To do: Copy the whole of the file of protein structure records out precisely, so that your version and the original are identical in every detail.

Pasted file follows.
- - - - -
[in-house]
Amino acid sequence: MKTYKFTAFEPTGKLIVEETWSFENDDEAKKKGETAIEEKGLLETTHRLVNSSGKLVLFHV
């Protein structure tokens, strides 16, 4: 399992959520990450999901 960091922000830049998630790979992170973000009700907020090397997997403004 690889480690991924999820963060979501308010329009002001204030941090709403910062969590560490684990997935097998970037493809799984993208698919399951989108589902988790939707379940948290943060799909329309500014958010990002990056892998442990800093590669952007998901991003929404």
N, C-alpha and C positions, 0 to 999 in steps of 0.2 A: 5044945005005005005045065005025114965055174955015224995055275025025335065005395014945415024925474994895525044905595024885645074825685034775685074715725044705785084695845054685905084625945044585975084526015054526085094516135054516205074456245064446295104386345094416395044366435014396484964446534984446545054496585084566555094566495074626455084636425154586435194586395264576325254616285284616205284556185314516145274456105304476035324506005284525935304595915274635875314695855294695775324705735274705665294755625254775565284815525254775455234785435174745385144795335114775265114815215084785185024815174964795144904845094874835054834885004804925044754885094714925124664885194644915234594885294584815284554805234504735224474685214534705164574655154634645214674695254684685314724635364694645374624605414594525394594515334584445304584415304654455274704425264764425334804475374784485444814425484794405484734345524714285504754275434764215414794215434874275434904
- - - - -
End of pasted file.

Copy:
[in-house]
Amino acid sequence: MKTYKFTAFEPTGKLIVEETWSFENDDEAKKKGETAIEEKGLLETTHRLVNSSGKLVLFHV
């Protein structure tokens, strides 16, 4: 399992959520990450999901 960091922000830049998630790979992170973000009700907020090397997997403004 690889480690991924999820963060979501308010329009002001204030941090709403910062969590560490684990997935097998970037493809799984993208698919399951989108589902988790939707379940948290943060799909329309500014958010990002990056892998442990800093590669952007998901991003929404």
N, C-alpha and C positions, 0 to 999 in steps of 0.2 A: 5044945005005005005045065005025114965055174955015224995055275025025335065005395014945415024925474994895525044905595024885645074825685034775685074715725044705785084695845054685905084625945044585975084526015054526085094516135054516205074456245064446295104386345094416395044366435014396484964446534984446545054496585084566555094566495074626455084636425154586435194586395264576325254616285284616205284556185314516145274456105304476035324506005284525935304595915274635875314695855294695775324705735274705665294755625254775565284815525254775455234785435174745385144795335114775265114815215084785185024815174964795144904845094874835054834885004804925044754885094714925124664885194644915234594885294584815284554805234504735224474685214534705164574655154634645214674695254684685314724635364694645374624605414594525394594515334584445304584415304654455274704425264764425334804475374784485444814425484794405484734345524714285504754275434764215414794215434874275434904